The Truth of the Trade War

By James Dail (CMC ’20)

One of President Trump’s main campaign promise was to revive the depleted US manufacturing sector and bring back lost jobs by implementing tariffs. Even today, this is one of the President’s main talking points whenever he goes to a campaign rally in an area that used to have strong employment in its manufacturing sector, such as Pittsburgh. This idea is very popular among his supporters, with 65% of Republicans supporting it, compared with 24% of Democrats and 31% of Independents. However, corporate America has had a very different reaction. Every time the President announced a new tariff on imported goods, the stock market took a plunge. These investors are right to be concerned. While strong quarterly economic growth numbers clearly show that predictions of tariffs crashing the economy are far-fetched, the severity of the a tariff’s effect is entirely dependent upon its size and scope. All tariffs, however,  hinder the economy by limiting what it could do. Furthermore, once tariffs are implemented, there is always the risk of greater escalation to larger tariffs that will put a significant drag on the economy.

One common argument for the implementation of tariffs is that they will act as a sort of subsidy for specific decaying industries, usually manufacturing. The thought process is that they will give the remaining workers in the manufacturing industry higher wages and will revive manufacturing employment through the return of jobs that had been sent off-shore. Proponents argue that this will occur because implementing tariffs will increase the demand for goods that are produced domestically, and that fact is true. The problem is that the tariffs have other adverse effects that harm workers in other parts of the manufacturing value chain, and these effects can spill over into other industries as well.

Take the President’s 25% tariff on imported steel for example. It will price foreign produced steel at a higher rate than domestically produced steel. This means that, though Americans will have a greater incentive to buy domestic steel, they will also have to pay more to purchase any kind of steel. Furthermore, these price increases will be reflected in any product that is made with steel, like cars. The increased cost to produce a car is inevitably passed onto the consumer. At the same time, firms will take in fewer profits because of lower demand and higher costs. Any wage increase that US steel workers can expect to see from the tariffs will be negated because they have to pay more for goods they need to purchase. If this process occurs in small quantities across very specific industries, then these effects are hard to notice. Indeed, nothing much has happened in response to the President’s steel tariffs other than a few stock market jitters. However, it is easy to see that economic problems will occur when tariffs become widespread. Once any tariff is implemented between two free-trading nations, the risk of escalation is always present. To continue with the earlier example, if the US places tariffs on steel, then all of our former steel importers will suddenly face lower demand for their goods. This will incentivize foreign governments to raise tariffs on steel, and potentially other industries, so that foreign companies will be able to gain at least some of their lost revenue back. These retaliatory tariffs will severely hurt any US industries that rely heavily on exports, such as farmers, whose profits have declined precipitously since China implemented retaliatory tariffs.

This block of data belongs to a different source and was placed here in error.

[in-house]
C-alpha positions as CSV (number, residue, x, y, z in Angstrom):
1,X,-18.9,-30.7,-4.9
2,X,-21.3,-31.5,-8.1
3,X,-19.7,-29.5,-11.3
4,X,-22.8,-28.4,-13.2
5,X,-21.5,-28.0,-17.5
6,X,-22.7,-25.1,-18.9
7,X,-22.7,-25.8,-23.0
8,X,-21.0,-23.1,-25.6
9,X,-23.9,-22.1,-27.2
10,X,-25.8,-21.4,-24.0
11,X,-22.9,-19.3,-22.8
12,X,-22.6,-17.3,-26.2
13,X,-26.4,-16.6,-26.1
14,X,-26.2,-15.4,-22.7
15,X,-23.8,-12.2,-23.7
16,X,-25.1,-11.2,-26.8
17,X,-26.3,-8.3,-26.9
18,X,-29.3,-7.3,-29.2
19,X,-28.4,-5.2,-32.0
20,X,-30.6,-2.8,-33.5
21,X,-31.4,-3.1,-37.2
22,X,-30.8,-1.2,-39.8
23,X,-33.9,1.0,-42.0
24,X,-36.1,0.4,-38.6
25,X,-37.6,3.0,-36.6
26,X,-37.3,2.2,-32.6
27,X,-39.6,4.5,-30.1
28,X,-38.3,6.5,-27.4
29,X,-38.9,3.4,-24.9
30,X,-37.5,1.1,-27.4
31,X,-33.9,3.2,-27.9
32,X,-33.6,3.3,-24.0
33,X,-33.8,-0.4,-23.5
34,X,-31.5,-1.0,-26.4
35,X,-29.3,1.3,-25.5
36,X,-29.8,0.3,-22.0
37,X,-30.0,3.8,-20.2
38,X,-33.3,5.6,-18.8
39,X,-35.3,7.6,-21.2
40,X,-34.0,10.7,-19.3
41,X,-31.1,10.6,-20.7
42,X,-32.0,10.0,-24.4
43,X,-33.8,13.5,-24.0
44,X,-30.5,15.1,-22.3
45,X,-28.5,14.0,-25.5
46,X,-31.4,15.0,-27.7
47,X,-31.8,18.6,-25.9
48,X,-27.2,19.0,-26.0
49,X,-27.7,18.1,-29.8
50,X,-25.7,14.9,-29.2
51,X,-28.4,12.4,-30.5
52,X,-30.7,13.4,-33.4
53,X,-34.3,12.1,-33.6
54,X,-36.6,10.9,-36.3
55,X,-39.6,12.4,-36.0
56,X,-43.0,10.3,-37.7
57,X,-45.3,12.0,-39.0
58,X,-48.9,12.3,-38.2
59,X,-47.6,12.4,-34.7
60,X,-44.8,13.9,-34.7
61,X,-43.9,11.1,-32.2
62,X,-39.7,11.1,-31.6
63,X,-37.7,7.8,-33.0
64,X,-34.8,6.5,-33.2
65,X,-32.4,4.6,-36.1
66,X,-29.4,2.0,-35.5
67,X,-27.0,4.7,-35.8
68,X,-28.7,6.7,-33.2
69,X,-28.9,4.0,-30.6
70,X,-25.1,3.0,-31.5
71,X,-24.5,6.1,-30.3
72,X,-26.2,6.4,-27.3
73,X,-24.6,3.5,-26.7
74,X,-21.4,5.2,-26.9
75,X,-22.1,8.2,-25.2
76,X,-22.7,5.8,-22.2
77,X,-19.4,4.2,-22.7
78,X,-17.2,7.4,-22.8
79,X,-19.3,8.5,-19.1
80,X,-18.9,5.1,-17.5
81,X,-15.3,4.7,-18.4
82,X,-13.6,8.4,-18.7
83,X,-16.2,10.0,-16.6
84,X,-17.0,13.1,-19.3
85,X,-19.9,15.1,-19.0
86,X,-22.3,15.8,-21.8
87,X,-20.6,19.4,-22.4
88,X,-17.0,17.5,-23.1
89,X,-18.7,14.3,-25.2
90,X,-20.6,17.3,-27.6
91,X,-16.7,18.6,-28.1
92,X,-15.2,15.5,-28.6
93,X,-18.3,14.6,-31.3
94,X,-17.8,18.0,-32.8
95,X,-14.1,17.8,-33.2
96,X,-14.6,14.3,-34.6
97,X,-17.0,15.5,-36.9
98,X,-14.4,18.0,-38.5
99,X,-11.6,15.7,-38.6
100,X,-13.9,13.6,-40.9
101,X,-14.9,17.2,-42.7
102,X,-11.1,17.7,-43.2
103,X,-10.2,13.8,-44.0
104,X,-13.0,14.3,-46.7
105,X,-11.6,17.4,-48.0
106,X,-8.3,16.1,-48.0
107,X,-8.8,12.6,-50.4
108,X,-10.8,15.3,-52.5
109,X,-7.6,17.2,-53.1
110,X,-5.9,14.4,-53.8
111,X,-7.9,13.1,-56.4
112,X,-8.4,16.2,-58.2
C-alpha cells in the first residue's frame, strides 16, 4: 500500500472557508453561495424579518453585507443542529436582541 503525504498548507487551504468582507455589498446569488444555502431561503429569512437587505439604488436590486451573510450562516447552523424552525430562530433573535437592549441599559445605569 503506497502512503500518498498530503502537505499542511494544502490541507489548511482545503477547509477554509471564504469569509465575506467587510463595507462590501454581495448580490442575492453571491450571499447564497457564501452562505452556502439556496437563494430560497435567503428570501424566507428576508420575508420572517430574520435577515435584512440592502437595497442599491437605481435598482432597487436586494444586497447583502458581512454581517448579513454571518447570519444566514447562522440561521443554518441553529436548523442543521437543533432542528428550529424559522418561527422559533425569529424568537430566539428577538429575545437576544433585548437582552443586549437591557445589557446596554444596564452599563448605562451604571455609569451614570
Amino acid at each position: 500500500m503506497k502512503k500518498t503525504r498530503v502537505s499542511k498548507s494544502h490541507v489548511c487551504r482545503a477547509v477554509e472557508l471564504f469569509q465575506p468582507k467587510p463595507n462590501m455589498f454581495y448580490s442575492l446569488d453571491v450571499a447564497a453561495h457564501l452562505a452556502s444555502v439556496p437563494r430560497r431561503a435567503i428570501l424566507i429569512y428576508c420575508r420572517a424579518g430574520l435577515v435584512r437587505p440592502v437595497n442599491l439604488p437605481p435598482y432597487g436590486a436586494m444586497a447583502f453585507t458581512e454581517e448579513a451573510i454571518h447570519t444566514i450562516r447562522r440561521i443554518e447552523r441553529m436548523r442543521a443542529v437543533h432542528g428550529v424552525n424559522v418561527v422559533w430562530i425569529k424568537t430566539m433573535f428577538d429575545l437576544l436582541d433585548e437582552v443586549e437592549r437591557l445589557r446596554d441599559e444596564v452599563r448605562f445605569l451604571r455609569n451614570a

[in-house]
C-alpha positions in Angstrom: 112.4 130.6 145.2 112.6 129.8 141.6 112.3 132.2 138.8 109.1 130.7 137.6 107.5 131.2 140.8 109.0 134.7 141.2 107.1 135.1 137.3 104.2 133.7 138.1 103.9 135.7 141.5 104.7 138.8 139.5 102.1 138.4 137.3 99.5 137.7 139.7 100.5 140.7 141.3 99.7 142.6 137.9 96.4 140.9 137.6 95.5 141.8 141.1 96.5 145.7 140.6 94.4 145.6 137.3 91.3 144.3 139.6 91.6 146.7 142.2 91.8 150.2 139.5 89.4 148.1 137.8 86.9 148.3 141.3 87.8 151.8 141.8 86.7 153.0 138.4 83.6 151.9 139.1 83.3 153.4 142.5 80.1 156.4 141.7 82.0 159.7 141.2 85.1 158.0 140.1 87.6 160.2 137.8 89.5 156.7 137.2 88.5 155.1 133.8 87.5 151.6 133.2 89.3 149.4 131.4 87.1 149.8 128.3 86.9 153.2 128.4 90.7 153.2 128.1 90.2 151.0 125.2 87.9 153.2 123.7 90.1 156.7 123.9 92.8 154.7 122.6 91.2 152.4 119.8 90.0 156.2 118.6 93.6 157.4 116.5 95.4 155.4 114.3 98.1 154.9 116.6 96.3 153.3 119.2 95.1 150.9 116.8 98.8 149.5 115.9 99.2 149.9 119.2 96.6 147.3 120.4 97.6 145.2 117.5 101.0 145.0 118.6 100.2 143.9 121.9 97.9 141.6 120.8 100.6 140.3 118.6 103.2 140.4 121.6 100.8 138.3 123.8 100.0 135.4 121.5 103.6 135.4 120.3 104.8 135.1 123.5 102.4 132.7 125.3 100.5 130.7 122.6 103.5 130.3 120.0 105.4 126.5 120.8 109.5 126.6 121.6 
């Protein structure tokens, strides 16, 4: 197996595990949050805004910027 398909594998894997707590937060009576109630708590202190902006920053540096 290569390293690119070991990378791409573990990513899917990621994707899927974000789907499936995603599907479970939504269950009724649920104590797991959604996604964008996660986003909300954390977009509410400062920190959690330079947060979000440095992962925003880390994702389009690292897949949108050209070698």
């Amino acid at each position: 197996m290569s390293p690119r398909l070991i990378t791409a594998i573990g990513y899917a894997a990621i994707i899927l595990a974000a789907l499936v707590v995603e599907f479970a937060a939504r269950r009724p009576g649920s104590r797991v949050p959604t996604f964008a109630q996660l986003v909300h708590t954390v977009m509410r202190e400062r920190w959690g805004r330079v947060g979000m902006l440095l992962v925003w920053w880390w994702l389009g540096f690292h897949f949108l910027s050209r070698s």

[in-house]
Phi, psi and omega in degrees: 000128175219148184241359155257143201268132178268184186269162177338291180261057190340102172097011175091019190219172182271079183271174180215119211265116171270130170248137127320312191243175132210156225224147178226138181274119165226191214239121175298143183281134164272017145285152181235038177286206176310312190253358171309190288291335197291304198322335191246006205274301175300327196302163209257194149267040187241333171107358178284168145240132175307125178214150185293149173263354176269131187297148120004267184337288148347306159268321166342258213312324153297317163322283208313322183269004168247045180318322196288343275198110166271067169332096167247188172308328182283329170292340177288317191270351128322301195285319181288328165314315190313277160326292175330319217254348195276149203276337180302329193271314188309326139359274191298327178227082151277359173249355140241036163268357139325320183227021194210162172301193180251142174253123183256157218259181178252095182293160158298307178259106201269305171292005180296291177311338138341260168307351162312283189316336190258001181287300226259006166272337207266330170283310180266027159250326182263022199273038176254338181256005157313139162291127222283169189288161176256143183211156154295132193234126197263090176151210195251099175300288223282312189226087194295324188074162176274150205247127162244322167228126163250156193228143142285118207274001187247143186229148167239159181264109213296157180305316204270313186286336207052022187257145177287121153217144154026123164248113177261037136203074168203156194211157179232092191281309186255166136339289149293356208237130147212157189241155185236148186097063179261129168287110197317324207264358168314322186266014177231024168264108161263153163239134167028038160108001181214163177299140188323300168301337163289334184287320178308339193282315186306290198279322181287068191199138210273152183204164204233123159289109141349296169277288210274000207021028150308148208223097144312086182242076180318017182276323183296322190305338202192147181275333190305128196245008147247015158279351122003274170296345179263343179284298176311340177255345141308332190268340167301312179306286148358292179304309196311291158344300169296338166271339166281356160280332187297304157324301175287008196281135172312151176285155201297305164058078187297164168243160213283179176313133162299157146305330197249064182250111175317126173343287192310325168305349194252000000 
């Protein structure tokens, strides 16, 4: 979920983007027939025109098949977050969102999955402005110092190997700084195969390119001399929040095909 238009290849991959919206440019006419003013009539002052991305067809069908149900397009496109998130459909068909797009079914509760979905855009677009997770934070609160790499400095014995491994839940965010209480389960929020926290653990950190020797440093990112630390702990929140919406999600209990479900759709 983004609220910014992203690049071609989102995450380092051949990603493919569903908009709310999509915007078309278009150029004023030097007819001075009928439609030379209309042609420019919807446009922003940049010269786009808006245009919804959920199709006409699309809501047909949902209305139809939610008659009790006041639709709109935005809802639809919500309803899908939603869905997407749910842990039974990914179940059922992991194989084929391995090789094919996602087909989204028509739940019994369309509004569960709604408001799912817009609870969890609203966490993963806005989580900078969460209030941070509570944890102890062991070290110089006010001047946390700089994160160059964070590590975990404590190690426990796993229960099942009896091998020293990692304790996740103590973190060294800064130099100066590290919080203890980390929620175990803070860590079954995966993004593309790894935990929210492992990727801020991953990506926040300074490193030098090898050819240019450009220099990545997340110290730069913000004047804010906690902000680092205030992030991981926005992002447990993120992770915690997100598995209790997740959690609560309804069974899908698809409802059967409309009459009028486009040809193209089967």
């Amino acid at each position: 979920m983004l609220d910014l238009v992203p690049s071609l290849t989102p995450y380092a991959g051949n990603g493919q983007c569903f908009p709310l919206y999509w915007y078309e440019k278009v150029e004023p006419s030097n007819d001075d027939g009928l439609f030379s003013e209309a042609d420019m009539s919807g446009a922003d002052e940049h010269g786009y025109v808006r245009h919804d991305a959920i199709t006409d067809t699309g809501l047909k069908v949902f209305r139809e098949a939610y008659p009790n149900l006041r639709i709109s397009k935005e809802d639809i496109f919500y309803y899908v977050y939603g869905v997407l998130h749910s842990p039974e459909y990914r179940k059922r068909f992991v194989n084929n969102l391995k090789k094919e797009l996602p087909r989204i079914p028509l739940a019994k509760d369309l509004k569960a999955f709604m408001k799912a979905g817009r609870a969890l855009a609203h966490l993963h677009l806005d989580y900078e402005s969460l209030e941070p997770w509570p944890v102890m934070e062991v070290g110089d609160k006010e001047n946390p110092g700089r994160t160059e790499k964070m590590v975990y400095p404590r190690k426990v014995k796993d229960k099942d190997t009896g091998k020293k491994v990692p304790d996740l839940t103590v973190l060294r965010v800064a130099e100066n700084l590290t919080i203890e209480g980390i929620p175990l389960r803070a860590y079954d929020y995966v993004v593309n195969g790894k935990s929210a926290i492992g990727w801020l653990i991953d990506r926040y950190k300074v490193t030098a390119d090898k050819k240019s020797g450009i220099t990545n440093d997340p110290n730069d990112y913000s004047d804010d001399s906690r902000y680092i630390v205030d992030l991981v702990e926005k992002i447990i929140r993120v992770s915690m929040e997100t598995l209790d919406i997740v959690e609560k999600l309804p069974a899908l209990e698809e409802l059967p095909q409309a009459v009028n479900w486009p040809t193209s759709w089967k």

Instead of helping US industry, the President’s actions are harming them through lower profits. His actions are also harming consumers through more expensive goods. Though the limited tariffs in place right now are not much of an impediment to economic growth, the President should refrain from taking any further action o that could amplify the adverse effects tariffs can have on the economy.

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